Students Learn About Community and Sustainability in Kenya Summer Course
A Balanites Aegyptiaca tree stands tall over a Kenyan sunrise. This photo by Joanna Marzec is licensed under CC0.

Students Learn About Community and Sustainability in Kenya Summer Course

Students can earn a Permaculture Design Certificate through a three-week study abroad trip to Kenya next summer.

Holly Petrillo, course leader and associate professor of forestry, describes permaculture as a set of ethics and principles for designing sustainable living systems.

“We really like the permaculture curriculum because it integrates the natural resources and the sustainability aspect but also the community aspect,” Petrillo said.

Petrillo describes Kenya as community-oriented.

“The social component of communities is really evident in a place like Kenya and really struggling or non-existent in the U.S.” Petrillo said.

Petrillo also feels that human dependence on the environment is much more evident in a developing country like Kenya where people rely on the land for subsistence.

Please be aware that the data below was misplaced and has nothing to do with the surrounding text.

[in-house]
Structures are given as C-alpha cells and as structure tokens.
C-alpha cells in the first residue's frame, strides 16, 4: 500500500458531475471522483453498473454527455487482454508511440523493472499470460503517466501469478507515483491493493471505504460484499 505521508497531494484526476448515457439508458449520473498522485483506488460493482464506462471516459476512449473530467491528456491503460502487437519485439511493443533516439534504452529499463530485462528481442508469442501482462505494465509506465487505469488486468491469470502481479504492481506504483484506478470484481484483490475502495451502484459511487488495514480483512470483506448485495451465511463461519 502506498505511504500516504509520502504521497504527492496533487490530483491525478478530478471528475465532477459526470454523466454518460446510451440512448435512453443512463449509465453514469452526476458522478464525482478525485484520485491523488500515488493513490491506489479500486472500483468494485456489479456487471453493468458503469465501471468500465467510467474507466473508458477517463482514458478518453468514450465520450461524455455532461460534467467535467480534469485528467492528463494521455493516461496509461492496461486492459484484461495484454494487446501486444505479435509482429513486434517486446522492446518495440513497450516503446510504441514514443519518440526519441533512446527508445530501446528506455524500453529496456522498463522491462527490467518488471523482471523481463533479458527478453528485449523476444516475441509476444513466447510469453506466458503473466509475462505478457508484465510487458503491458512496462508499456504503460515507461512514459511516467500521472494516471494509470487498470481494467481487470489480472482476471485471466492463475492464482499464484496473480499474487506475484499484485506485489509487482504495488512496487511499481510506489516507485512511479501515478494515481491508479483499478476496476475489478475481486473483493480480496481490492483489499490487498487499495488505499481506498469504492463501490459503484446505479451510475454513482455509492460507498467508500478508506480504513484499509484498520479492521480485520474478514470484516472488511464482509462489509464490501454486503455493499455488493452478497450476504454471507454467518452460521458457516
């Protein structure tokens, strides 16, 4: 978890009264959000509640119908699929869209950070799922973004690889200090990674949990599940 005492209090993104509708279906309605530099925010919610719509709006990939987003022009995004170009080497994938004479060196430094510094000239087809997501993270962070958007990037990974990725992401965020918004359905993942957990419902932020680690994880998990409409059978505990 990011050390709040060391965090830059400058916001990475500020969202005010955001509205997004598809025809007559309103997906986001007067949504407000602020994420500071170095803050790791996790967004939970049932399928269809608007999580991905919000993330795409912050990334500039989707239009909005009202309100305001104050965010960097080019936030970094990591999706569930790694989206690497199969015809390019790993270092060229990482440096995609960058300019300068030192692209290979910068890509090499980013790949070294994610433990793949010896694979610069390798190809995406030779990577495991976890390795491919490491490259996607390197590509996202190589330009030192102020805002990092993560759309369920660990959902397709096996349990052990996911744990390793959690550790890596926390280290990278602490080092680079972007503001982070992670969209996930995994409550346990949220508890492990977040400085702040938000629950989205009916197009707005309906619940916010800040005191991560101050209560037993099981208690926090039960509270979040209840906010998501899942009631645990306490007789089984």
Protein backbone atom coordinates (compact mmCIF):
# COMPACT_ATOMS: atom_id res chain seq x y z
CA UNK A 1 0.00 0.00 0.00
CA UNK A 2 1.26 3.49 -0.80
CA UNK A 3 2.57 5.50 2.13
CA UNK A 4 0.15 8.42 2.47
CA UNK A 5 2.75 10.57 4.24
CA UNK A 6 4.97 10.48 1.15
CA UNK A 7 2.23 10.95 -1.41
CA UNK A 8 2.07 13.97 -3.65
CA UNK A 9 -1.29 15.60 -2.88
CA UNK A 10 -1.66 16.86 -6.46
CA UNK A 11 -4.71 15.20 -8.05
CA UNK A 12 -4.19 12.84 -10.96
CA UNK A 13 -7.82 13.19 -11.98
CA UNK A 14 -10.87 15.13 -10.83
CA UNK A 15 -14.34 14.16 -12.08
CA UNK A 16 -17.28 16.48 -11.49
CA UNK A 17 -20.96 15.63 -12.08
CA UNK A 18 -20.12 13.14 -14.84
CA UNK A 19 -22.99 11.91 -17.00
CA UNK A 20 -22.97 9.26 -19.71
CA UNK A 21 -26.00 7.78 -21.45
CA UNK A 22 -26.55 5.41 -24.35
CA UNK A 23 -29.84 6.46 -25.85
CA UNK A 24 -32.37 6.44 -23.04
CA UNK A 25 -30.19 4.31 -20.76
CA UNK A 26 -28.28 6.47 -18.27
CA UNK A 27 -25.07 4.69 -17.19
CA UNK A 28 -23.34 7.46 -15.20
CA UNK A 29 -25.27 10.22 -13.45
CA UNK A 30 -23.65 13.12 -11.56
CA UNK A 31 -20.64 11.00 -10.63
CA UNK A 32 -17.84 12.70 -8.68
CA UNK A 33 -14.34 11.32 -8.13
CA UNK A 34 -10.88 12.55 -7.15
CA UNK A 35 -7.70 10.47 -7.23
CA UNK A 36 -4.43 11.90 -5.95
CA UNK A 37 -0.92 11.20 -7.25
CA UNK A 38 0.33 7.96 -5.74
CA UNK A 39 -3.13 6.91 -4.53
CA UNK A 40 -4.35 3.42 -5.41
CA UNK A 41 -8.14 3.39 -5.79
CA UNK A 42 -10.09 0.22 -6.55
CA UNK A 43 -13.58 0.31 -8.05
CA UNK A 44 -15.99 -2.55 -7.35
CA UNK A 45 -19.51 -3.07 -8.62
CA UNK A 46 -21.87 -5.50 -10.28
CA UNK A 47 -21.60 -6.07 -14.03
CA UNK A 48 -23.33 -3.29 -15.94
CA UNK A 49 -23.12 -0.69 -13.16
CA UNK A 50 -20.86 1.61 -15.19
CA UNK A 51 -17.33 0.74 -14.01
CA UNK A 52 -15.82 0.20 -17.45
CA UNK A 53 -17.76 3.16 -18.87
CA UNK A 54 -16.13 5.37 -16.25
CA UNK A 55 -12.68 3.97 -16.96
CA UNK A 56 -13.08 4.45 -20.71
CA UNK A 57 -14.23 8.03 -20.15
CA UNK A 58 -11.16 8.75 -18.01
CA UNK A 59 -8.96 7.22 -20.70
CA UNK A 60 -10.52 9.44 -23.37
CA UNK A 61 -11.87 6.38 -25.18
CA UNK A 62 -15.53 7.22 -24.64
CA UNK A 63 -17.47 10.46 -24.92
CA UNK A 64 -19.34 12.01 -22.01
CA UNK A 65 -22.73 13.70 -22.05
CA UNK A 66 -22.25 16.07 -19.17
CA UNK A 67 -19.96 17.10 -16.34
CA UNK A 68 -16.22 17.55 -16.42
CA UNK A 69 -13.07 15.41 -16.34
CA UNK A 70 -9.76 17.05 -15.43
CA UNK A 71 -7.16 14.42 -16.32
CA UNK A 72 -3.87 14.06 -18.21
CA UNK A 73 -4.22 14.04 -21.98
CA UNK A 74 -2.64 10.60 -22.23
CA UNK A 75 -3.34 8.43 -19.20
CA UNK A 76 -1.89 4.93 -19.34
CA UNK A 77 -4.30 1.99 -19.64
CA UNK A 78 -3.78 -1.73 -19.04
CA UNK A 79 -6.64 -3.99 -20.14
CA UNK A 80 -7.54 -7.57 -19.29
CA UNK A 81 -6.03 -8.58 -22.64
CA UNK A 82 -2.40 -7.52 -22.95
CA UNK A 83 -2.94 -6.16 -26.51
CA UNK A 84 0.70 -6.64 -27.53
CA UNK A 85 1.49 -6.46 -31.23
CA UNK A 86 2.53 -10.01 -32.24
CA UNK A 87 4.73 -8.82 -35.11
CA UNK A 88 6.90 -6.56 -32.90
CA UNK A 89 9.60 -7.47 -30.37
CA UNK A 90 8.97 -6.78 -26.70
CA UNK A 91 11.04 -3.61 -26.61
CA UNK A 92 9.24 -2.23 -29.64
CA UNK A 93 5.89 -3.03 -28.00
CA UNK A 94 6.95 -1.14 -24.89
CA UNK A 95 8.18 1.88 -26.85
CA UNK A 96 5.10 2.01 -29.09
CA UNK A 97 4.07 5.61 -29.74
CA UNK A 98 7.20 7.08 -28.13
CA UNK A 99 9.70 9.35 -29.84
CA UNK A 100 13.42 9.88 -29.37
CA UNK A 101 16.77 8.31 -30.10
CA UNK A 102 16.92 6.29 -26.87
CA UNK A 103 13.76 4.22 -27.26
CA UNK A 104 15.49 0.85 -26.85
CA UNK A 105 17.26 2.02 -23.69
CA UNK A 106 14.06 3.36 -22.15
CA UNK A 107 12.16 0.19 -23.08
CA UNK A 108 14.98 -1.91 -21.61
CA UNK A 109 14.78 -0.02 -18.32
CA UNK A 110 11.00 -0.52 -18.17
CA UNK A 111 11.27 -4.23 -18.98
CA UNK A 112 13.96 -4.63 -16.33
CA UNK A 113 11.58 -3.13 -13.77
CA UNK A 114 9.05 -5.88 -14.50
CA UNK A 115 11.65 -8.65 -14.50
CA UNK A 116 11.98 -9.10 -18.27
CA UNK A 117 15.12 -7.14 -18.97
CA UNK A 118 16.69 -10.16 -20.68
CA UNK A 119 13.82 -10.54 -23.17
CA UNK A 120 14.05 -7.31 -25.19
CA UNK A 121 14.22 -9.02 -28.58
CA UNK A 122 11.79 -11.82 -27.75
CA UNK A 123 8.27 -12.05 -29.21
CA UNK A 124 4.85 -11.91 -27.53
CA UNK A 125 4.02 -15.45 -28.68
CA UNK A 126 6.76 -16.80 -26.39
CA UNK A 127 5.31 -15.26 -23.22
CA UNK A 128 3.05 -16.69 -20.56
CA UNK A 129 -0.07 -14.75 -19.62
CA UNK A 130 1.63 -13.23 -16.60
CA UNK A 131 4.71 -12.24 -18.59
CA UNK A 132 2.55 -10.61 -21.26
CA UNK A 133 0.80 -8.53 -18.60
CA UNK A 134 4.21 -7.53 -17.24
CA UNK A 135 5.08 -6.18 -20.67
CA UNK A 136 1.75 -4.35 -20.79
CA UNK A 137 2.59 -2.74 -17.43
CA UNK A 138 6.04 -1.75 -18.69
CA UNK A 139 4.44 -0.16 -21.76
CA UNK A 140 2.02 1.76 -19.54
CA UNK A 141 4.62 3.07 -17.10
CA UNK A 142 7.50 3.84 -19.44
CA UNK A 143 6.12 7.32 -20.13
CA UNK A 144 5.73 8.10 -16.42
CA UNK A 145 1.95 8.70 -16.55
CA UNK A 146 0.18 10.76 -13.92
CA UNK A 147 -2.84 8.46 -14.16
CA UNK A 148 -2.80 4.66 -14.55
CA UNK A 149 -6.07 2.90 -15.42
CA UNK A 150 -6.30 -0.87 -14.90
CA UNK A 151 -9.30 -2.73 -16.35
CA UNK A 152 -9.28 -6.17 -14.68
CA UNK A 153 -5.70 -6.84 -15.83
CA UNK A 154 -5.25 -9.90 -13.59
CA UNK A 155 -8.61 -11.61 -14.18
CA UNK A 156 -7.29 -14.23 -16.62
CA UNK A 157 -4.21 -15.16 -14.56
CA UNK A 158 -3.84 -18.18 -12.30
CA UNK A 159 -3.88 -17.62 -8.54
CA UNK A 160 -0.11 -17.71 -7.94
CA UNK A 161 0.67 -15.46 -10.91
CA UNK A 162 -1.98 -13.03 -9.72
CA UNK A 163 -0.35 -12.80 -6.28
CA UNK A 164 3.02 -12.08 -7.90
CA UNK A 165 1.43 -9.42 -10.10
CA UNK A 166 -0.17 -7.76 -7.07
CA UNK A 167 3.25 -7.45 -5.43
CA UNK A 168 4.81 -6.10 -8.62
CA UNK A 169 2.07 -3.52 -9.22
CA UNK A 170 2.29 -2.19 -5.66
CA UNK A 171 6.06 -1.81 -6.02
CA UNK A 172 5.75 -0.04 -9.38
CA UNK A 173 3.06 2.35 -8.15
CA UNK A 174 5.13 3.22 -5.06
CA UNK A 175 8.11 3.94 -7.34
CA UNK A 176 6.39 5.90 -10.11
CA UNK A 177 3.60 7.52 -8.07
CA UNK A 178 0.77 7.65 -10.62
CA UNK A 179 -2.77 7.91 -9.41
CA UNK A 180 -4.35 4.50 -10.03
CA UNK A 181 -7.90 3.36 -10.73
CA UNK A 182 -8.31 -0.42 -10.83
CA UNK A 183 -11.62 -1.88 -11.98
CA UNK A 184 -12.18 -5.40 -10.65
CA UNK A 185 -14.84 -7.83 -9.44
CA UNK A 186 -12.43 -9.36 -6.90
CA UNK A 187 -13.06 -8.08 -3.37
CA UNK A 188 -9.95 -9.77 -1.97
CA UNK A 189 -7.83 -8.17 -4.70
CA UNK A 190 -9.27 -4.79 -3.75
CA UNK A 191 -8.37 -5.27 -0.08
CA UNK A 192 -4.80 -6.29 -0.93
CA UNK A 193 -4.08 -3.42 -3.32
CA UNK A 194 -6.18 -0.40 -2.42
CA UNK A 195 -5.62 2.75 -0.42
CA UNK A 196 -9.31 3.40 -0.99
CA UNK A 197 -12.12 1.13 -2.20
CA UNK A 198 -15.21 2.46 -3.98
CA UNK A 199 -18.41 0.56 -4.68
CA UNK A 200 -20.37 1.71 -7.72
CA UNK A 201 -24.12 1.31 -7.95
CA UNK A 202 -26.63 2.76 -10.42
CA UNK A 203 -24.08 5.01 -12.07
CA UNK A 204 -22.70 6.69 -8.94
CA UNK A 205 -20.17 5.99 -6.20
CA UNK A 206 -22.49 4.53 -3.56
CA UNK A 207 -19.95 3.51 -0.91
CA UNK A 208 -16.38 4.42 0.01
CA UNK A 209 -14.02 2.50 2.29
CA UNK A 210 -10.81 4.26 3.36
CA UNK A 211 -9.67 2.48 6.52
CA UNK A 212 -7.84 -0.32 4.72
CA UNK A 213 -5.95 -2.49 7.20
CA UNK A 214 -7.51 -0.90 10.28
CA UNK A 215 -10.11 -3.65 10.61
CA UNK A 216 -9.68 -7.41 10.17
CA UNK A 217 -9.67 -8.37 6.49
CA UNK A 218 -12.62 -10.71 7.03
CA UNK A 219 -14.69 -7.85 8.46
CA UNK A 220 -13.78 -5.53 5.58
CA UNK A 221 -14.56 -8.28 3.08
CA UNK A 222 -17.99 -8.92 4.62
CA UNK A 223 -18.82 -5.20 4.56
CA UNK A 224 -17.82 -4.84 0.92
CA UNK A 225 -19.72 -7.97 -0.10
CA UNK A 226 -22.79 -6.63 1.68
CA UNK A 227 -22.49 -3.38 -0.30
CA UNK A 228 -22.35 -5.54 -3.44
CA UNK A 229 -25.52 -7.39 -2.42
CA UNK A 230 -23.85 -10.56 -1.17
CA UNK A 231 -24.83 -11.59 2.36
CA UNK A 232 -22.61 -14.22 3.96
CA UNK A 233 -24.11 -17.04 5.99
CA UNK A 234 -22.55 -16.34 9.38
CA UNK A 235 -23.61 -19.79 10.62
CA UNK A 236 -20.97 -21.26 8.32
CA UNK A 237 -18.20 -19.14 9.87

During the course, the group will travel to villages in various regions of Kenya to work on permaculture projects tailored to the needs of the communities. Petrillo emphasized that the class works alongside local people.

Petrillo said that one project the group completes each year is to install water catchment tanks in a village in a dry region of Kenya where water scarcity is a concern.

Depending on the village they are staying in, the class either sleeps in tents or stays in the homes of community members. During their stay, students cook and eat with community members.

Petrillo said that she is always amazed by the openness and generosity of the people they partner with. In one village, Petrillo said that each year the class has participated in a community-wide celebration including food, music and skits.

Half of the class is made up of University of Wisconsin-Stevens Point students, while the other half consists of Kenyans and citizens of neighboring African countries. The class includes group work where students from the U.S. and Kenya can work together and learn from each other.

Although the course focuses on permaculture design, Petrillo emphasized that it is not just a natural resource course and encourages any major to apply. Petrillo hopes students will finish the course with greater mindfulness and sense of community.

“If people come away from the course recognizing how incredible it can be to have a strong community that would make me so happy,” Petrillo said.

Interested students are encouraged to apply for the program by Dec. 1.  Applications are available on the study abroad website. Questions regarding the course can be directed to Holly Petrillo.

Naomi Albert

Environment Editor

About Naomi Albert

Naomi Albert
I am a junior Natural Resource Planning major with a Spanish minor. I enjoy the outdoors and traveling.

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